Wild, Wild East: How the Russian Empire failed to conquer indigenous nomads

Representation of a Chukchi family by Louis Choris (1816). These people were fearless warriors and even the Russian empire could not beat this small nation

Representation of a Chukchi family by Louis Choris (1816). These people were fearless warriors and even the Russian empire could not beat this small nation

Louis Choris/Wikipedia
Imagine a military clash between an 18th century superpower and a group of reindeer herdsmen and fishermen whose weapons were made of bones... who would you back? Well, don’t jump the gun! The Russian Empire took on the Chukchi people and against all odds – lost.

There’s a region in Russia’s Far East called Chukotka on the Chukchi Peninsula, on the shores of the Chukchi Sea, where (unsurprisingly) the Chukchi people live. They speak the Chukchi language, are indigenous to the country, and enjoy a close relationship to nature – historically, they also have a reputation as fearsome warriors. Russia’s Empire found this out the hard way.

Imperial spread vs. herders and fishermen

During the 17th and 18th centuries the Russian Empire was fanning out eastwards towards the Pacific Ocean. Many indigenous people were enveloped by this expansion – they were often made to pledge loyalty to Russian rulers and pay yasak: A special fur toll. In return, Russia provided them with iron instruments, guns, and other useful equipment.

Most native people agreed to the terms but some rejected them. The Chukchi were one such people. They refused to pay yasakand despite only possessing basis weapons made from wood, bone, and stone were willing to take on the Empire.

A Chukchi man. Though their traditional life is quite peaceful, they can hunt not only reindeers.

The Chukchi were a group of nomadic tribes, numbered about 9,000, and mainly consisted of reindeer herders and fishermen – on paper, they were no match for well-drilled soldiers bearing advanced weaponry.

Stubborn people

Russia first tried to convince the Chukchi to pay yasak by sending an ambassador to their land in 1711, but he had no success. They weren’t prepared to budge – they are proud people who uphold their identity, culture, and traditions, calling themselves Luoravetlans, meaning “the only true people.”

By the early 18th century Russia had already set up several outposts in Chukotka, including the fortified Anadyrsk settlement (don’t confuse it with modern Anadyr, 6000 km east of Moscow). But they wanted more and the Empire’s patience was running out. In 1727 Empress Catherine I launched an all-out campaign to assert her reign over the Far East and its recalcitrant inhabitants.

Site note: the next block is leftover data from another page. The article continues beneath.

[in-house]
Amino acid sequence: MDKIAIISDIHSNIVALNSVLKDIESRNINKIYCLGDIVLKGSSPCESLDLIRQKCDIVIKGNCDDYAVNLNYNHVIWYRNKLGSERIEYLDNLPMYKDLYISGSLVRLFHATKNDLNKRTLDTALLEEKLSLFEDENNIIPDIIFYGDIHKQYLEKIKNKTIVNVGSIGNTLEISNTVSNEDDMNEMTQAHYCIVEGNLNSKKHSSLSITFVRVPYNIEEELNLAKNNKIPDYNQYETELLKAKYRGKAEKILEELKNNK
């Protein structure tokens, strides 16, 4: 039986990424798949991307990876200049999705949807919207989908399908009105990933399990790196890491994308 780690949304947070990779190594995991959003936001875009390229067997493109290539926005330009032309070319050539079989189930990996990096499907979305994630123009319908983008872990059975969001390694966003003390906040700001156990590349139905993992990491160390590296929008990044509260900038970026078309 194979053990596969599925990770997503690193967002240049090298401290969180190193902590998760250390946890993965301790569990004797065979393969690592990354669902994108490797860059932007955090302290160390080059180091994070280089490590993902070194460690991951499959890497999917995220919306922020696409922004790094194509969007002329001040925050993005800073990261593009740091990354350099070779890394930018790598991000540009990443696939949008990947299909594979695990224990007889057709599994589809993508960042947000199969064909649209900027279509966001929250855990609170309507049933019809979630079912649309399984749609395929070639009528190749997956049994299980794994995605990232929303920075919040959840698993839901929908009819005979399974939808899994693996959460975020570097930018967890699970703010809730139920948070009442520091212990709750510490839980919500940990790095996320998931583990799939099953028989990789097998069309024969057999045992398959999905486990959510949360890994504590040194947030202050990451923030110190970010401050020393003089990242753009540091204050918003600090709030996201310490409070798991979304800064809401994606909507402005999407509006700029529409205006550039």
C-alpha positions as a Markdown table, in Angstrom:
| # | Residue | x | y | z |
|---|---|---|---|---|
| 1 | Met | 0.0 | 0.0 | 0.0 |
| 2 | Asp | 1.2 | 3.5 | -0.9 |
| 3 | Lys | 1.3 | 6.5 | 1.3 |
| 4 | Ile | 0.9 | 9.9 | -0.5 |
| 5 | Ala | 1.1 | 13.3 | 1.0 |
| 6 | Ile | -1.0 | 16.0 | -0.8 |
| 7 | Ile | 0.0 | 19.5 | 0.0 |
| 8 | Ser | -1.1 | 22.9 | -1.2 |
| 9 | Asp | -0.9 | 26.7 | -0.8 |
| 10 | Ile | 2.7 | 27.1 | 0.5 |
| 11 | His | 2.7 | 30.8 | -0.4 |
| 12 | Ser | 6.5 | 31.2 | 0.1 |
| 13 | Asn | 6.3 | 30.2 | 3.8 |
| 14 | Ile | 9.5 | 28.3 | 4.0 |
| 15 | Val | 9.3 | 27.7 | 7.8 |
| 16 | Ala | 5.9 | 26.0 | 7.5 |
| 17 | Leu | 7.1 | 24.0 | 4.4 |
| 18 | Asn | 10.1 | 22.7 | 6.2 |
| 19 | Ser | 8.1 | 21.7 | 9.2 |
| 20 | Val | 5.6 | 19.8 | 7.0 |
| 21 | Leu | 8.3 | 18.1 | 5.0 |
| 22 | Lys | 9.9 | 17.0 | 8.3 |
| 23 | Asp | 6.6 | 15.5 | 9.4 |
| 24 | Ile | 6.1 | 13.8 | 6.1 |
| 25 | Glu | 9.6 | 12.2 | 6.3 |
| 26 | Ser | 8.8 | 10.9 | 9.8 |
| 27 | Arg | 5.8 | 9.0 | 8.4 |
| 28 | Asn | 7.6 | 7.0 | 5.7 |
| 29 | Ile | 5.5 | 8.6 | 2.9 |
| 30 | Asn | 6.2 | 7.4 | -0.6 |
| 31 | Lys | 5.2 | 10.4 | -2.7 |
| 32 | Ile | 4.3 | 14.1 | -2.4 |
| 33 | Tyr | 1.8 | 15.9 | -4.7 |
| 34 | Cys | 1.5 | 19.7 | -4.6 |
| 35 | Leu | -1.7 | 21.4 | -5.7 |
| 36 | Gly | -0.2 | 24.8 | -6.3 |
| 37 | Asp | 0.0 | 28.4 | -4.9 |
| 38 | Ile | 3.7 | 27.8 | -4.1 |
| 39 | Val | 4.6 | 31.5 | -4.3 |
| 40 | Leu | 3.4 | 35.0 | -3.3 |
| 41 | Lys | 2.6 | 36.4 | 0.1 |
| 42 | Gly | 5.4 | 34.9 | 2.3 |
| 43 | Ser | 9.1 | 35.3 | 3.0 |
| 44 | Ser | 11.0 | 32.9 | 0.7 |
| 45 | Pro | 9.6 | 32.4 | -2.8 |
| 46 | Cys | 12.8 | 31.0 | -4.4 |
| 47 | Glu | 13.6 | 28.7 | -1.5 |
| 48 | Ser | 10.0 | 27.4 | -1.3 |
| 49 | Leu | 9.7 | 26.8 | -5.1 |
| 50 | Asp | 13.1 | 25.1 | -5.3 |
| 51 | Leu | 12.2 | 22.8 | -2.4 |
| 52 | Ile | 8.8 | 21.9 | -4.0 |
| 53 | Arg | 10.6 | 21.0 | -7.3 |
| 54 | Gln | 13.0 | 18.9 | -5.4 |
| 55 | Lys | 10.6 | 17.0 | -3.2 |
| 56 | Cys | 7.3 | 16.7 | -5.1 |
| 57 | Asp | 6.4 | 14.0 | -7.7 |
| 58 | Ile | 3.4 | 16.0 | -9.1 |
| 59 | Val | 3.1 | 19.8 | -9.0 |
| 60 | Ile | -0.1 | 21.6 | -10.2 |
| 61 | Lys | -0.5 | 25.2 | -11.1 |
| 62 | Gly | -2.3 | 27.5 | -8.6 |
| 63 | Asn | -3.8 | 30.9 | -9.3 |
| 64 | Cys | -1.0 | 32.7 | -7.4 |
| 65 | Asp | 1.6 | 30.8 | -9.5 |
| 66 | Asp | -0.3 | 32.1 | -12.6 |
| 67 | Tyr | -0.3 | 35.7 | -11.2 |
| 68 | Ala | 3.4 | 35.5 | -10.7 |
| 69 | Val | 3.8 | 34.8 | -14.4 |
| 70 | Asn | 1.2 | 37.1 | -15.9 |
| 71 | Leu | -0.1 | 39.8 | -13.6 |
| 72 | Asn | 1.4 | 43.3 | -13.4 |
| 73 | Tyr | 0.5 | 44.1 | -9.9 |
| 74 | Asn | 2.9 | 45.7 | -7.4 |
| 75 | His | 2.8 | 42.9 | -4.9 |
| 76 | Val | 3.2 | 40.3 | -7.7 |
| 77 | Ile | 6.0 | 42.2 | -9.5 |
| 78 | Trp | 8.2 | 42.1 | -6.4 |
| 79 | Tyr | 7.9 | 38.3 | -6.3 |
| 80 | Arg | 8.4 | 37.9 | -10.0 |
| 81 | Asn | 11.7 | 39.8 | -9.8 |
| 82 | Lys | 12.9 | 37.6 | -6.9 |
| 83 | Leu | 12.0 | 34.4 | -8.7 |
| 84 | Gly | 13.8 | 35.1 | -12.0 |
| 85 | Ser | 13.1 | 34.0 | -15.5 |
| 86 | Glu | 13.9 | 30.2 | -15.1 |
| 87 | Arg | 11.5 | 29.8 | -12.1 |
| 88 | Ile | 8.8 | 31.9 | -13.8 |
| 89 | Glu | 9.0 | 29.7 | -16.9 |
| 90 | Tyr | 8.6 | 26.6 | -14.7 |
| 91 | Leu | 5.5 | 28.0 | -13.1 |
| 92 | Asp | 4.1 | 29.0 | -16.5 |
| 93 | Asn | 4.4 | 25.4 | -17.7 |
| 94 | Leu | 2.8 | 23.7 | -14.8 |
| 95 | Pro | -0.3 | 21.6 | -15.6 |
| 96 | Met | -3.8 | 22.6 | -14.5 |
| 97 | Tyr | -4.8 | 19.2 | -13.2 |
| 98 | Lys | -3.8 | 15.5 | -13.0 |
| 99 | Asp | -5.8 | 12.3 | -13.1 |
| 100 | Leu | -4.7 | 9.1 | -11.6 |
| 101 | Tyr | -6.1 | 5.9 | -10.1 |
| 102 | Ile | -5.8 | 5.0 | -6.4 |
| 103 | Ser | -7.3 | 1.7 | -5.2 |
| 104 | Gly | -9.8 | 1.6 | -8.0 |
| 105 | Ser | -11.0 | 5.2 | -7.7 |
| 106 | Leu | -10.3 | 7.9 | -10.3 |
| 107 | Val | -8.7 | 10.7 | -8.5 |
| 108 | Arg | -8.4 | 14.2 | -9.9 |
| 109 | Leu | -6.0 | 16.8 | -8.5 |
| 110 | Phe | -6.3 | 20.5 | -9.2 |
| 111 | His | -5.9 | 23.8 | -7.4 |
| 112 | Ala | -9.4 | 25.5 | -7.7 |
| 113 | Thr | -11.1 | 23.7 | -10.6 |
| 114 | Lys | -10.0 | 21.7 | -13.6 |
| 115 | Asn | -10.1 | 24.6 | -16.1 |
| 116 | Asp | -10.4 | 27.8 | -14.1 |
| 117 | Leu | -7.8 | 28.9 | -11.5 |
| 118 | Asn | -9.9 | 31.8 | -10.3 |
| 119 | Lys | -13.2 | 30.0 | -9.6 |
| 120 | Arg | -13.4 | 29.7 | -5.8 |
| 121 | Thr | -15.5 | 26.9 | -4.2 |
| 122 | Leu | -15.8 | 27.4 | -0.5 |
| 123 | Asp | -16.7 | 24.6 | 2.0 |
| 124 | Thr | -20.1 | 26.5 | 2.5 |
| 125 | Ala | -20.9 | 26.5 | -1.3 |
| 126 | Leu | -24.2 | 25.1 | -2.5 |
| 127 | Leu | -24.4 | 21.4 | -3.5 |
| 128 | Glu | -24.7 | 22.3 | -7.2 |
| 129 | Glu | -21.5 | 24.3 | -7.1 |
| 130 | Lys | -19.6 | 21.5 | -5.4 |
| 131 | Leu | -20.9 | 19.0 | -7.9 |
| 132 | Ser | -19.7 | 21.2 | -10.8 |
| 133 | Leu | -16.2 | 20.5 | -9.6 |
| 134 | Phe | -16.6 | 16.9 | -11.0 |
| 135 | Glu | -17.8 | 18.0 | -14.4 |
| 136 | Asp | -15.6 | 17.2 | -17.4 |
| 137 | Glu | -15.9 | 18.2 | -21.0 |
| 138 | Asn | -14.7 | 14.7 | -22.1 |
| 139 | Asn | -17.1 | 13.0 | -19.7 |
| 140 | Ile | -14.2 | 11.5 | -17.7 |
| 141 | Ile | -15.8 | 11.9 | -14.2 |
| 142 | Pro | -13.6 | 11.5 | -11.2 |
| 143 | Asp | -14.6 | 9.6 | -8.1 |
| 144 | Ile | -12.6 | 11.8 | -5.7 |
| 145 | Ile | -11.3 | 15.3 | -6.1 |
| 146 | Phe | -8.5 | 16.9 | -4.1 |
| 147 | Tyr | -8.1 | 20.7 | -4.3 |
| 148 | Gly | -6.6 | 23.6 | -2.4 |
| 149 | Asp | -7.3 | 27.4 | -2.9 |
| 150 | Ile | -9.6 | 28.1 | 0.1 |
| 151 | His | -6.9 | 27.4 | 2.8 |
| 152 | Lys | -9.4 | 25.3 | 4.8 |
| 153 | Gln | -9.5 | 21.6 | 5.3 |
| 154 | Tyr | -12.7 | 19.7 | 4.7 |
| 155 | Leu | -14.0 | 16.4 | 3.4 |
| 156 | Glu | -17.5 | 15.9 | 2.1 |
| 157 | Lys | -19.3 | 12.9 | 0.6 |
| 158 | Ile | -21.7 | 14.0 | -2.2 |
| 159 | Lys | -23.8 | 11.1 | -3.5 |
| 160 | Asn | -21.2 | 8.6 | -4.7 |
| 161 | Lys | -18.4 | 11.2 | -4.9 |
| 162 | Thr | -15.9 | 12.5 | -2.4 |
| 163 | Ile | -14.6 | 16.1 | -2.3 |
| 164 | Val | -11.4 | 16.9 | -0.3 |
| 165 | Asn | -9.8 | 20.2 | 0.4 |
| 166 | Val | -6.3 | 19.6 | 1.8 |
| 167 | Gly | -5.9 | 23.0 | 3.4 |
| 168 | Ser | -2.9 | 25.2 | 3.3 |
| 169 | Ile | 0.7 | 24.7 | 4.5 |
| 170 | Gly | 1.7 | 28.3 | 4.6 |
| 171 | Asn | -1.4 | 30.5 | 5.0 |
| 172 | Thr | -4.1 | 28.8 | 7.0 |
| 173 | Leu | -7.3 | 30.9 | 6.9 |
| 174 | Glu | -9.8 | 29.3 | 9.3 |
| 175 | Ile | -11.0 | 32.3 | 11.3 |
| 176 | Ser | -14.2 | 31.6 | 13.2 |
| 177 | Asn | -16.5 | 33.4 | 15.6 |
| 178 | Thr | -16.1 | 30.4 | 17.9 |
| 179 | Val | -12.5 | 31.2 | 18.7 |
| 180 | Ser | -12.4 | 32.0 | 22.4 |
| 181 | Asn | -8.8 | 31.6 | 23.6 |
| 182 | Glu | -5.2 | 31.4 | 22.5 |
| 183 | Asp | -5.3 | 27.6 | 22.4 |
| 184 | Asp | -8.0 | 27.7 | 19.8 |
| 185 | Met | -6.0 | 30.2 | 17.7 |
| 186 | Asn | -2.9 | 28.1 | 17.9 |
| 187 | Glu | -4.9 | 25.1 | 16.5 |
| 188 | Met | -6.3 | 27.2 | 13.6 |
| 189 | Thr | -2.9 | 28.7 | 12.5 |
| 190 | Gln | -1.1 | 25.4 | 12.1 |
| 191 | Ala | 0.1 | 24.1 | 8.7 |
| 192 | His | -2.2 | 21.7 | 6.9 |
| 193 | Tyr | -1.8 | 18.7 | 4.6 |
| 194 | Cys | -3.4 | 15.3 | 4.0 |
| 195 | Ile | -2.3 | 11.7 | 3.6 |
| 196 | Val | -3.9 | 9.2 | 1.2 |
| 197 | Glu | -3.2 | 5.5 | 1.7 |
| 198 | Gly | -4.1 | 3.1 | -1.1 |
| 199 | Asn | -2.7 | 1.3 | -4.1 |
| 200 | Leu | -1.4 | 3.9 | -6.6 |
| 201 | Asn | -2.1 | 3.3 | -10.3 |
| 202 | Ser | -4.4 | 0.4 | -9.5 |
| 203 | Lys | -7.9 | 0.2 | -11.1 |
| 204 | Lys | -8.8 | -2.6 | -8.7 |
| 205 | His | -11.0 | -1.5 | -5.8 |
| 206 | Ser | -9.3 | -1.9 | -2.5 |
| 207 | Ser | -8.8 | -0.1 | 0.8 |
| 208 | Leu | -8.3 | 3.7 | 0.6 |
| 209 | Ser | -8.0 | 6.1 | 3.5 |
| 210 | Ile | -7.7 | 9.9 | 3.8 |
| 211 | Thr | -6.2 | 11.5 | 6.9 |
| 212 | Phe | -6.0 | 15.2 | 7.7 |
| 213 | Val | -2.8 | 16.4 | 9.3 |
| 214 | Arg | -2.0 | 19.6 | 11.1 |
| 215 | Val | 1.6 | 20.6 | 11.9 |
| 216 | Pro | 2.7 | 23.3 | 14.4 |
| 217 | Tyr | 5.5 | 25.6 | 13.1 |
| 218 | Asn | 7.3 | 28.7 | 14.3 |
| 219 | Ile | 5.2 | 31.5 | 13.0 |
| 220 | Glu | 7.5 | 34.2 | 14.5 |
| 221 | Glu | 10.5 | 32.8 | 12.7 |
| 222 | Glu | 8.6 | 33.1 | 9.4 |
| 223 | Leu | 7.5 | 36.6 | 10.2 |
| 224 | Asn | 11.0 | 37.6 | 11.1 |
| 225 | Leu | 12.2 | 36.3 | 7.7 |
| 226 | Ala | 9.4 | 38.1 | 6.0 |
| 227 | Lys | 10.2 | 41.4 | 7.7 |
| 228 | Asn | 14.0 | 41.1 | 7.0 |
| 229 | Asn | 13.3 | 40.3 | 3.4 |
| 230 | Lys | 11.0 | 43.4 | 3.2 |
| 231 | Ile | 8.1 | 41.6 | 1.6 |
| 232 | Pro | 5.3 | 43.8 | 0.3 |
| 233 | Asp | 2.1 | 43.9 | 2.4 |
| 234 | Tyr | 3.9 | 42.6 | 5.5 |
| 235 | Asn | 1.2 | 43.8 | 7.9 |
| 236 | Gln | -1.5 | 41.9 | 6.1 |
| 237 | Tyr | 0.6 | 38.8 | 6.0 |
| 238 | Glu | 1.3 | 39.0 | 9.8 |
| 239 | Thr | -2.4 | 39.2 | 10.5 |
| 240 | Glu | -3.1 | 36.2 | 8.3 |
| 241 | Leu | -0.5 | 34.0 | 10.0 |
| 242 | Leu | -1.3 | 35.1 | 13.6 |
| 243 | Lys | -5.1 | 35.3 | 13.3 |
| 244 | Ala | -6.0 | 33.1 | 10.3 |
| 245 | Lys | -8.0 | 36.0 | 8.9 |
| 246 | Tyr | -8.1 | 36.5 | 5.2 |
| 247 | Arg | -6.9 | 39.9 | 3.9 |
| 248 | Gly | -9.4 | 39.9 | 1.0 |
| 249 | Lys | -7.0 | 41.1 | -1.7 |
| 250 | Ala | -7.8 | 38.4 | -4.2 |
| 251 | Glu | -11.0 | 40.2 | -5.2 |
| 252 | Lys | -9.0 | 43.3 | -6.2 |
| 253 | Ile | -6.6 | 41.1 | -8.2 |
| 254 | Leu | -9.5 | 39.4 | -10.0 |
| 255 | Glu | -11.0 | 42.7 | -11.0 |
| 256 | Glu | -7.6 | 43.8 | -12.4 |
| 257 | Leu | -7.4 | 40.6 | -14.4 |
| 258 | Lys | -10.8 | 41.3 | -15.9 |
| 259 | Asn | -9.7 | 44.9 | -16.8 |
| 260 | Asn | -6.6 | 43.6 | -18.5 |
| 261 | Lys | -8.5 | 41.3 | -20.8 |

The first clashes

Chukchi residents of a remote Uelen village (1913). By that time the Chukchi reached peace with Russia.

The very first Russian raid was a huge success: Around 450 people (Russians and their allies from loyal natives) murdered about 800 Chukchi warriors, suffering hardly any casualties in return. This was no surprise: Arrows and spears against guns and cannons are no match.

It was, however, just the beginning of a long, grueling war which Russia failed to win. After the Chukchi suffered their first loss they changed their tactics by avoiding large clashes and instead attacking Russian villages in small groups with great success, before dispersing into the tundra. They were fighting in their own backyard – it was effectively guerilla warfare.

The stalemate

Anandyr's Chukchi in 1906.

Despite all their military experience and technological dominance, the Russians couldn’t adapt to combatting the Chukchi in the wild. The natives used their knowledge of the landscape and moved fast, never staying anywhere long enough to allow the Russians to inflict damage on their camps.

In 1742 Empress Elizabeth ordered her soldiers “to eliminate all non-peaceful Chukchi.” Dmitry Pavlutsky, the local governor known for his successful battles with the Chukchi and his ruthlessness, organized a series of raids. It didn’t work out well – in 1747 his regiment was ambushed and Pavlutsky was killed.

Make trade, not war 

Residential buildings in modern Anadyr, the capital of Chukotka Autonomous Okrug within Russia.

In 1764 the Senate decided to halt the war as it was clearly too expensive and fruitless. The Anadyrsk settlement was burned by the Russians themselves as they retreated westwards, ending their attempts to conquer the Chukchi.

Surprisingly, the economic conquest was far more successful. Russia was soon selling a whole variety of goods to the nomads, who were impressed by what the Empire had to offer, and quickly put the turmoil of war behind them. The Chukchi and Russia became strong trading partners.

In 1779 Catherine II officially proclaimed all the Chukchi Russia’s citizens – though many of them probably knew nothing about this. The newly formed status quo satisfied everyone.

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